'NATIVE RECIPES AND TRADITIONS', BY FERNANDO AND MARLENE DIVINA
With the forward written by W. Richard West Jr., director of the
Smithsonian's National Museum of the American Indian in Washington, D.C.,
it doesn't get much better than this as an honorable accomplishment for
authors Fernando and Marlene Divina. They, plus multiple colleagues from
NMAI, have compiled a richly comprehensive, well-researched tome. This will
be a classic, the real deal, the "must have" American Indian cookbook.
The first recipe I opened to was "Wild Rice and Corn Fritters." Love at
first bite. I don't think there is a food, preparation, or cooking method
that is not covered in one way or another. For example, the book has two
recipes for rabbit, three ways to fix berries, three ways to make stock.
There are many more two and three ways to do other foods.
What I like the most about this book is the way the past and the present
are woven throughout. Historic photographs, contemporary photos, pictures
of artifacts, the food, even a ledger drawing decorate this book. It has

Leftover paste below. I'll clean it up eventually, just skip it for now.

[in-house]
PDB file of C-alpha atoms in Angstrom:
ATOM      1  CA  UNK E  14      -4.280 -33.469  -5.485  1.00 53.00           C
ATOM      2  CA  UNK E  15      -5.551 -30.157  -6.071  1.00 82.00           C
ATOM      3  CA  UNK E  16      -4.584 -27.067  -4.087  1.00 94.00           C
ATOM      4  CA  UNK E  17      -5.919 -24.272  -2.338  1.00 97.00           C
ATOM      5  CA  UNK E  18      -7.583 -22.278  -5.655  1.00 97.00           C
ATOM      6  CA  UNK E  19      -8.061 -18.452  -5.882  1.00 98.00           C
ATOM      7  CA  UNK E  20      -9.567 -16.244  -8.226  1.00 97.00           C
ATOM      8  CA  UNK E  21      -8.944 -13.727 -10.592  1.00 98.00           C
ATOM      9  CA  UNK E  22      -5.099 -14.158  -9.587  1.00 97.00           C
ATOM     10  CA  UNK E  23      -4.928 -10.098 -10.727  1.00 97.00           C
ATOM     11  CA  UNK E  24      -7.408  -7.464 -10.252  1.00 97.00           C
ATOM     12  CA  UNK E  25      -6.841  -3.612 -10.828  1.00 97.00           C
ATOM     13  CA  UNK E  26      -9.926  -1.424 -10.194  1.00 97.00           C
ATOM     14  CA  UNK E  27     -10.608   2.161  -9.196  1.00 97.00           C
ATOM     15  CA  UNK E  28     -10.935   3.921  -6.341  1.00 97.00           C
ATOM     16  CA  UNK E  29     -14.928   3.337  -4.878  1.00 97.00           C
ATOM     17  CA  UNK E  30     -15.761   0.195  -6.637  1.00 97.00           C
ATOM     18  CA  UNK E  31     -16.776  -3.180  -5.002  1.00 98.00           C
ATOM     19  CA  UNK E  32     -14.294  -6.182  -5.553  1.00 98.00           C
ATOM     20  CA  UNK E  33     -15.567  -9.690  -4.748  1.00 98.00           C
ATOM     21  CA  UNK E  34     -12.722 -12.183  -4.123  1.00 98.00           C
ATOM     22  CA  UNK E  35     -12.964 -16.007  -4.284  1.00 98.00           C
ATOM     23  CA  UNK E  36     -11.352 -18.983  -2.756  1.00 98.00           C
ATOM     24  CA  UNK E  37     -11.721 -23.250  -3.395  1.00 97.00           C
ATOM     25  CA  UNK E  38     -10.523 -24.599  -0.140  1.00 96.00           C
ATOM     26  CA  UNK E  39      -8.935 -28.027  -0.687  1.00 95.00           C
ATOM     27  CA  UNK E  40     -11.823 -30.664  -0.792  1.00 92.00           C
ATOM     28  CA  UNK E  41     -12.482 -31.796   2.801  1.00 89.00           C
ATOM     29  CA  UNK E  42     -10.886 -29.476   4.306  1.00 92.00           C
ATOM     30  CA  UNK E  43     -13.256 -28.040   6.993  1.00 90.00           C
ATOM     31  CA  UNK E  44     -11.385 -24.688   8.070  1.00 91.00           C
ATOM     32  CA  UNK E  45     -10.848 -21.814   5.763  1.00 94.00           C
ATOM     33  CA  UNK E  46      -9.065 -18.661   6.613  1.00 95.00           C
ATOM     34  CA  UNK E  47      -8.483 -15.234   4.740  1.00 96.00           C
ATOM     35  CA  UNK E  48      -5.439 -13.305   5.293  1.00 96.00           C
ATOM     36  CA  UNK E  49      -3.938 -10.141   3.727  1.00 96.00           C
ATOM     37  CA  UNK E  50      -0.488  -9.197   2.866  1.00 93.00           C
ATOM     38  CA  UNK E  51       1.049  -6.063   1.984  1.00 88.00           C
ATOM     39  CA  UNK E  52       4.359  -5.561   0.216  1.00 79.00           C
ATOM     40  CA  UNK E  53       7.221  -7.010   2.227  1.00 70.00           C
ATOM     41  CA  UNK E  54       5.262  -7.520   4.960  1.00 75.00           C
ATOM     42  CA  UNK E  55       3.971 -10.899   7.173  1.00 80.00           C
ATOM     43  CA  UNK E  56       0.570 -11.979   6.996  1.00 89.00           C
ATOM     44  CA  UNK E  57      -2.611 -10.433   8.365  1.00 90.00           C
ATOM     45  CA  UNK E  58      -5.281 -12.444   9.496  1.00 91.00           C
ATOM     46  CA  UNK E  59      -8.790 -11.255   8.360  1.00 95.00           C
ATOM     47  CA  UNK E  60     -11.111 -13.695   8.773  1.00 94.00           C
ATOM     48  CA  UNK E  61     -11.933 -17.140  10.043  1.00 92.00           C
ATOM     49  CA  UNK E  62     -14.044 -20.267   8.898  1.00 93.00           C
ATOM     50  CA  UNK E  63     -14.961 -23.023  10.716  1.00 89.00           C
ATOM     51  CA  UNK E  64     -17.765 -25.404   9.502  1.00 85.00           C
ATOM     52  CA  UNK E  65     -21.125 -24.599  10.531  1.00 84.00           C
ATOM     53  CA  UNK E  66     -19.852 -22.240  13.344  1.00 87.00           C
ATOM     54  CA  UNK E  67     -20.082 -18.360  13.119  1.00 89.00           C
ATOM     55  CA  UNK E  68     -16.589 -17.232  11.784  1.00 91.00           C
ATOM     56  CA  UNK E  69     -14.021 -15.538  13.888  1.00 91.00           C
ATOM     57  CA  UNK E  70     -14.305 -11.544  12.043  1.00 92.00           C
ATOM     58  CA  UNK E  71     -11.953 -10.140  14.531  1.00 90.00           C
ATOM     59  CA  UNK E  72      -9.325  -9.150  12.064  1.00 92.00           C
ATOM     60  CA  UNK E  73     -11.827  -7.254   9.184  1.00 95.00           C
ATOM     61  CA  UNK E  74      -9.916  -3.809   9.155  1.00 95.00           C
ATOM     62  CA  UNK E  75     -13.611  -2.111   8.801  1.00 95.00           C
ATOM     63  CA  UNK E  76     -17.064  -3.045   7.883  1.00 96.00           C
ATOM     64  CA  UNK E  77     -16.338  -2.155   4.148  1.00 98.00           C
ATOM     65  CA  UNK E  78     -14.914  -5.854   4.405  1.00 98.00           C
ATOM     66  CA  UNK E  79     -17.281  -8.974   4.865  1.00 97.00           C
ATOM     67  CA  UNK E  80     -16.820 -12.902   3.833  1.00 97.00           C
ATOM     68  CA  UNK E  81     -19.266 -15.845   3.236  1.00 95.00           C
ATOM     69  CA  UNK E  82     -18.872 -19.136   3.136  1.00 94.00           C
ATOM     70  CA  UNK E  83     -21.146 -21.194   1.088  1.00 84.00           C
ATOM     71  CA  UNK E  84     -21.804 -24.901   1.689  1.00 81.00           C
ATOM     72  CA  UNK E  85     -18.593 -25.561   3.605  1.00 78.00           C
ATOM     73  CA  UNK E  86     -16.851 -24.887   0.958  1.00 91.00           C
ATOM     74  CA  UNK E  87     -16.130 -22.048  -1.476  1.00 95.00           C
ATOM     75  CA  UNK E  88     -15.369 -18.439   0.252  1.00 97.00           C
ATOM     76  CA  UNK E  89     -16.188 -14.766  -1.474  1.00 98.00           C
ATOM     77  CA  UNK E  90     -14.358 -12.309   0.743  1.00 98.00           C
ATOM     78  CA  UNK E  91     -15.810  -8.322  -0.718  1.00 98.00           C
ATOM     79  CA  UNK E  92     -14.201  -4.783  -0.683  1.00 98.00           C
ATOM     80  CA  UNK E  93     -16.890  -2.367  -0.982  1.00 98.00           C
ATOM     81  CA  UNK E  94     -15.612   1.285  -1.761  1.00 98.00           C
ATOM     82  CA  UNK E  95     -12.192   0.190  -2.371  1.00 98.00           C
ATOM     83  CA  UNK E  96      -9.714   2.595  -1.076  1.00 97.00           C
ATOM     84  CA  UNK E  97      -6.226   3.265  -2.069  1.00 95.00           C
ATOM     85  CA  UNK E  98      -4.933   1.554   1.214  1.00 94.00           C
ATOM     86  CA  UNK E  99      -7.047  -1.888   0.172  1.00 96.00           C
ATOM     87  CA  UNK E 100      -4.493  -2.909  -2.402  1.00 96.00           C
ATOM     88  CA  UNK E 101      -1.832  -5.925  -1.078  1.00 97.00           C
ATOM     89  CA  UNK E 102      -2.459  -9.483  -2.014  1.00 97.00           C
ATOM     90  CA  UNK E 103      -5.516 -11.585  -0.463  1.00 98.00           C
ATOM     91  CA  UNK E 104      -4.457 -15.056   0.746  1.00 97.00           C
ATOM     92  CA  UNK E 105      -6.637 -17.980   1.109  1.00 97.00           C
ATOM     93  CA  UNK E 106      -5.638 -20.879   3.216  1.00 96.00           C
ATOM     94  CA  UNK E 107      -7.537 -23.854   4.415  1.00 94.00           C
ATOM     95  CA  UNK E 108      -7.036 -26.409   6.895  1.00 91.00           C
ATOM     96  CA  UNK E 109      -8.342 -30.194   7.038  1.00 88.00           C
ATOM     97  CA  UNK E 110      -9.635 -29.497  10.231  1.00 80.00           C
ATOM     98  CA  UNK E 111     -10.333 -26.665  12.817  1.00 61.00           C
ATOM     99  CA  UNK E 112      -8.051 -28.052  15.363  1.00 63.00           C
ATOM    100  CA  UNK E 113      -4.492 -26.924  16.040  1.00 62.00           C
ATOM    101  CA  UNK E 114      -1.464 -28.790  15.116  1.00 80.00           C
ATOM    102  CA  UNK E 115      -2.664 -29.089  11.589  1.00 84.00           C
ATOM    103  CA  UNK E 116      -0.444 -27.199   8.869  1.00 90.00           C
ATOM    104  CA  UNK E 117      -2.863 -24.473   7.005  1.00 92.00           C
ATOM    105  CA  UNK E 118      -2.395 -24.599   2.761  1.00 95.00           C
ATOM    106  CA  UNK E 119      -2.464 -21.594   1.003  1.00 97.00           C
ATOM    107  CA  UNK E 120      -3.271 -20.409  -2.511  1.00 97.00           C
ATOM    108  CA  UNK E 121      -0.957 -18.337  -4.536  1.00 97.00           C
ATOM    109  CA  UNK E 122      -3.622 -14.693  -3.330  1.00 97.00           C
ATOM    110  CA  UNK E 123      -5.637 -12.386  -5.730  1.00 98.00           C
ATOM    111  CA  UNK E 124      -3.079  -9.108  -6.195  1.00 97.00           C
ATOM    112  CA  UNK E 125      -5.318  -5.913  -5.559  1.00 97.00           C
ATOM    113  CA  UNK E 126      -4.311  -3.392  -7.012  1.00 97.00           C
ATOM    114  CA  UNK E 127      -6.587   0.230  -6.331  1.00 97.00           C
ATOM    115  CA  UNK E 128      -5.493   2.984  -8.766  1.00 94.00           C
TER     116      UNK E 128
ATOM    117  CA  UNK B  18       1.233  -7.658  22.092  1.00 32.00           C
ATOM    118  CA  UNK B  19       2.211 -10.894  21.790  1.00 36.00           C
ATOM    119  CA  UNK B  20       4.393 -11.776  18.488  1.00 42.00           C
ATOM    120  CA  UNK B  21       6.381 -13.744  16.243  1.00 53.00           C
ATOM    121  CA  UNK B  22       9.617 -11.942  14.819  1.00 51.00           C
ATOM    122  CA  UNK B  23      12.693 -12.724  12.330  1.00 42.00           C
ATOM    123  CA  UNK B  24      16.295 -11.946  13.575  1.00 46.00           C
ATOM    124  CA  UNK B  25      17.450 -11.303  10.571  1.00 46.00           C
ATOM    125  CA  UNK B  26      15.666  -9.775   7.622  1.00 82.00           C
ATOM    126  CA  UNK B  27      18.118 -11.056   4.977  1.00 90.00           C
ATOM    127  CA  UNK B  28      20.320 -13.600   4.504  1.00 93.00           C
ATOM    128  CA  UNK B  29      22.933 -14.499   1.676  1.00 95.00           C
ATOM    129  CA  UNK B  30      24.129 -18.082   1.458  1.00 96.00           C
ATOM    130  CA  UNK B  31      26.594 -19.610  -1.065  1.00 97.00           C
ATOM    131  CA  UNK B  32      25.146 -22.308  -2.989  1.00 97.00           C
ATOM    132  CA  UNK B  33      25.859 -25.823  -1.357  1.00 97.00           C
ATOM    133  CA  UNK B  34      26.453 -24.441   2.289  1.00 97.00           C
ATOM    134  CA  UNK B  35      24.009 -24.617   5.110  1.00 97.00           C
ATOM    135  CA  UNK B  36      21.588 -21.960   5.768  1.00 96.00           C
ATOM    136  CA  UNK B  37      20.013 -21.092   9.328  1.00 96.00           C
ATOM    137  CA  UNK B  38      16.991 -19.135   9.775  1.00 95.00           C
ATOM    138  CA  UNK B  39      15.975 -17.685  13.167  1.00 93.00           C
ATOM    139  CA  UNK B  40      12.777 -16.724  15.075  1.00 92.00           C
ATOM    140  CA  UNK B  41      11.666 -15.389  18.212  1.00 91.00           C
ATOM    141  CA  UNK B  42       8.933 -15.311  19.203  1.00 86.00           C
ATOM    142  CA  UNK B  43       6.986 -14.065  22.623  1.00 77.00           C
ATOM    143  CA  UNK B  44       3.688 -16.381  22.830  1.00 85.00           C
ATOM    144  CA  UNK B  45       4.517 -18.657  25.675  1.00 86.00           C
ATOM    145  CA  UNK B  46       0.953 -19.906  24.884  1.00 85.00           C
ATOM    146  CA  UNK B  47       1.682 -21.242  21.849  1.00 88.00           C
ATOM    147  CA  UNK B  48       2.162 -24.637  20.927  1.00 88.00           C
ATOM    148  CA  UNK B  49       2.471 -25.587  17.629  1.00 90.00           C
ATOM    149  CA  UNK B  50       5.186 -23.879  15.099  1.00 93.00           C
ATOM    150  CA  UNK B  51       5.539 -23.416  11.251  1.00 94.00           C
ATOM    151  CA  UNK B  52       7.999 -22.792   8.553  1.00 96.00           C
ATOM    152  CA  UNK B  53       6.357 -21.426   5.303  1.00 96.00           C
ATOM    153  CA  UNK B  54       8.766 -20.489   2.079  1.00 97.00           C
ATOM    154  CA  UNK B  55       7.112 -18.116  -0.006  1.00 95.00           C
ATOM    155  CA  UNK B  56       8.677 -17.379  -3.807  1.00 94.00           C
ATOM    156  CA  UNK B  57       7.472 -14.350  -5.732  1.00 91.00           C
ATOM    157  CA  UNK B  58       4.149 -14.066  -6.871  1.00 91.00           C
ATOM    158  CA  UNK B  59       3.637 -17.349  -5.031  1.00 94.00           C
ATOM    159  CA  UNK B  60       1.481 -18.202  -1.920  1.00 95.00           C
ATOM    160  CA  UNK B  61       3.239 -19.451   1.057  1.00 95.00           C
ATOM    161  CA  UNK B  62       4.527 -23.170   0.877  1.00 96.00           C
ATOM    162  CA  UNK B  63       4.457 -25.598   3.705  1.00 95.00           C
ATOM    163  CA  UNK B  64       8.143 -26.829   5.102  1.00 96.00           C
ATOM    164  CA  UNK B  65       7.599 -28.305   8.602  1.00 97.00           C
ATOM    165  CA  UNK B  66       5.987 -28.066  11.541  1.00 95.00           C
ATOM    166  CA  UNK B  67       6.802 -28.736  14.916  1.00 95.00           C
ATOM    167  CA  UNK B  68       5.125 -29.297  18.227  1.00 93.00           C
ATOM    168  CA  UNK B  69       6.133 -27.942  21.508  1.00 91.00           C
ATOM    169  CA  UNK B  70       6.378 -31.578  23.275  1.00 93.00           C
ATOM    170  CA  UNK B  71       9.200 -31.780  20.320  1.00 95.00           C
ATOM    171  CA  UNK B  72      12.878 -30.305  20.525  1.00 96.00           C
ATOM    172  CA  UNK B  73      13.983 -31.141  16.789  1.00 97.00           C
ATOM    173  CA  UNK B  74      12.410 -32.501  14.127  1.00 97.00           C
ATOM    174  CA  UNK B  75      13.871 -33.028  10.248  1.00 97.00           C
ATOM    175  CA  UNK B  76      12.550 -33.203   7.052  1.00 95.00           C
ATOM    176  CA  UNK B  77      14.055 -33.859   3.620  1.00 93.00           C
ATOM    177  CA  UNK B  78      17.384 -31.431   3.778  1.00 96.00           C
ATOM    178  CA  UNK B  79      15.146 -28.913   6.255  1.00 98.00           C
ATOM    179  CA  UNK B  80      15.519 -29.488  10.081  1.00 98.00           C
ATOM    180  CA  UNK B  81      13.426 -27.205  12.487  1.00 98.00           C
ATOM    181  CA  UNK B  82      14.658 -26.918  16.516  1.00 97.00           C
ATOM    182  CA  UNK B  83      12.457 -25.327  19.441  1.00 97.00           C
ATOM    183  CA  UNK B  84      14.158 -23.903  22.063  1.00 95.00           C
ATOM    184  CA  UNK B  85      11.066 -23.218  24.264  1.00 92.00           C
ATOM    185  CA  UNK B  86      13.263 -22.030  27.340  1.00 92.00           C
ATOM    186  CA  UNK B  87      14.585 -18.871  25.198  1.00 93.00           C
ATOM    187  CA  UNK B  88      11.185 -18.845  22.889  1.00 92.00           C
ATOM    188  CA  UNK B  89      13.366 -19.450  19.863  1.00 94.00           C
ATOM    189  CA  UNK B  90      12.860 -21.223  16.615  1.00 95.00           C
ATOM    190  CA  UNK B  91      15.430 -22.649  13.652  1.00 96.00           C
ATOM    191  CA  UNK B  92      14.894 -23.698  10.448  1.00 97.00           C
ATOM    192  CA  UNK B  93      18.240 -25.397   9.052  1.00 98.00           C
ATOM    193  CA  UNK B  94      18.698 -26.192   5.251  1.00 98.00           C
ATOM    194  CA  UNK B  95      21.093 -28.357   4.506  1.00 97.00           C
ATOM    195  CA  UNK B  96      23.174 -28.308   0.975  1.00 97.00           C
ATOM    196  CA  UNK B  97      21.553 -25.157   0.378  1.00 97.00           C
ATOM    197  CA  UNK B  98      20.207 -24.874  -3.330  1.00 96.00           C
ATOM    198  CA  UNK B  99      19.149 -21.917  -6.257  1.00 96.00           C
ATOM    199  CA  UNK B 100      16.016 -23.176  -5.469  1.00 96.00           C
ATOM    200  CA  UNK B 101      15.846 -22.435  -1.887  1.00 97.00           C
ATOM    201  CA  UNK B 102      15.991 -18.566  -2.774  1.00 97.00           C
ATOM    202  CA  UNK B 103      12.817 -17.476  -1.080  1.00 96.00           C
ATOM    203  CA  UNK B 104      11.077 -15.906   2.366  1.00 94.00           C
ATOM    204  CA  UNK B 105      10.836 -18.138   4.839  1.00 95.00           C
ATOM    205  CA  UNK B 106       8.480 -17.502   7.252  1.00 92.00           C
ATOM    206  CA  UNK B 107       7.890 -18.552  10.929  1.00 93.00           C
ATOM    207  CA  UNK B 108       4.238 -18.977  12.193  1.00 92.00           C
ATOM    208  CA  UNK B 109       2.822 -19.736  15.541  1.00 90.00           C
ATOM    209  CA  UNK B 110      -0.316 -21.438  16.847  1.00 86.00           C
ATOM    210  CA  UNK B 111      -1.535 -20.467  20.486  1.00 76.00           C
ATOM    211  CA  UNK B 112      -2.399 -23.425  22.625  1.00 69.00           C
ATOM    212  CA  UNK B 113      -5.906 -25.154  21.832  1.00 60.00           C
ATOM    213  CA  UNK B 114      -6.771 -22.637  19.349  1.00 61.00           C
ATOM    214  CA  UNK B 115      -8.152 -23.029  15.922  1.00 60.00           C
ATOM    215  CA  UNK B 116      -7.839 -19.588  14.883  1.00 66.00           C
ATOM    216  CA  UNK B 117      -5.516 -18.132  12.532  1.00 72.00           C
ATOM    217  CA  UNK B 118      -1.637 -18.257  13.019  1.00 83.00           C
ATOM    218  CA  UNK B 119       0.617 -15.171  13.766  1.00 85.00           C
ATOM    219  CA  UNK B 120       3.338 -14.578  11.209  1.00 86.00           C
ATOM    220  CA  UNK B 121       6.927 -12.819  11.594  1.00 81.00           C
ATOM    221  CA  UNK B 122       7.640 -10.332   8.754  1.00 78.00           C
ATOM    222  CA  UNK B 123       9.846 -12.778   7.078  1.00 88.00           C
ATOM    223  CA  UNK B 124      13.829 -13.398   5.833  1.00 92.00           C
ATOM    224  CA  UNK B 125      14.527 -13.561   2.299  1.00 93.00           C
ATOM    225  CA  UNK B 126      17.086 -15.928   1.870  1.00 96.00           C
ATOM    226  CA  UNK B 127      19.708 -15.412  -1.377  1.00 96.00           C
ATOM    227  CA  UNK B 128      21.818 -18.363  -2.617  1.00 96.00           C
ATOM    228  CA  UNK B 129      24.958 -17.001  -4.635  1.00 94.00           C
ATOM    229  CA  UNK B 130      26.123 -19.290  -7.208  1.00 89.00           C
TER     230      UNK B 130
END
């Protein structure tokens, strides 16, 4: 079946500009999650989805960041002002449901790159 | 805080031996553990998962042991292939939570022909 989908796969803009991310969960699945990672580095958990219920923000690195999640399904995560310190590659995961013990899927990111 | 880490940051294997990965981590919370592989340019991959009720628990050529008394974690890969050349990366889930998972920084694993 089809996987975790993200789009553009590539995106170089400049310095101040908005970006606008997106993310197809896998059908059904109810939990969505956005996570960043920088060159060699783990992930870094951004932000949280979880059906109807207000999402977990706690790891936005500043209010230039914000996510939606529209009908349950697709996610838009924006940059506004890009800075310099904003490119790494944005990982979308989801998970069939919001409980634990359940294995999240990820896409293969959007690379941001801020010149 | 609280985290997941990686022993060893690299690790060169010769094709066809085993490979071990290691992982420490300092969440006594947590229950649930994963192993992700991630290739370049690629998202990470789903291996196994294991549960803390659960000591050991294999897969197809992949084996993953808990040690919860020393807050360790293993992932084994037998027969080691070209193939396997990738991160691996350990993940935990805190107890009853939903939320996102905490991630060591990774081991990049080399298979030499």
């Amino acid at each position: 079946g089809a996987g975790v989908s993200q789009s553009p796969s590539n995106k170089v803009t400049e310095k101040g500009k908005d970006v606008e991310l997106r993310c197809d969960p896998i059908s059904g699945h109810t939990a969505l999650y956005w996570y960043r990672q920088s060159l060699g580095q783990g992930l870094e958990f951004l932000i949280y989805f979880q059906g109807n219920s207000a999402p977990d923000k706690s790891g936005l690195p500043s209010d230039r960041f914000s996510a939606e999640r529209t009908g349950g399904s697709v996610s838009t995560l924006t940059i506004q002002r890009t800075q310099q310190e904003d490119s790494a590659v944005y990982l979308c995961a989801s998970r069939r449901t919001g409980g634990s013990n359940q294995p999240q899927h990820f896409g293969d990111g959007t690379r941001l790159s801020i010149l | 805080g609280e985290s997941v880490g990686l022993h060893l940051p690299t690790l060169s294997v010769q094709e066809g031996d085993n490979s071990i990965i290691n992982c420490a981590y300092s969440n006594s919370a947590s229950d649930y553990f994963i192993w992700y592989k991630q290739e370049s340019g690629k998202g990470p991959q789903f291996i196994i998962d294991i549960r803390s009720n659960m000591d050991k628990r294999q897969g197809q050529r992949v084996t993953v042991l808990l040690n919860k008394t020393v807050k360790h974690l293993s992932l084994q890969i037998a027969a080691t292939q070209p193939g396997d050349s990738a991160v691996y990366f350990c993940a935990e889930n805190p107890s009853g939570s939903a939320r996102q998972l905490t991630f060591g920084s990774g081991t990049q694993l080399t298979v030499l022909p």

descriptions and a bit of history for each recipe plus personal essays. I
love them all, but my personal favorite was that of George P. Horse Capture
and his description of reservation foods. He is a man who understands food.
I can tell this just by the way he is passionate about fry bread, bean soup
and meats prepared in various ways. I learned that certain traditional
foods are limited to special events like ceremonies, Sun Dances and wakes.
Another thing I learned was that the Americas are made up of 30 separate
countries, or more, from Canada to Argentina. South America's cuisine is
something I've always wanted to know more about since we lived in Brazil
for a short while. I don't remember much except the Argentinean meat was
At $39.95, this book is a bit pricey right now, but I was lucky enough to
receive it as a present. Even if I had not, I think it is worth every cent.
In time, perhaps a long time, there may be a paperback edition, but you
might want to try getting a copy soon before it goes into a second printing
because you won't be sorry.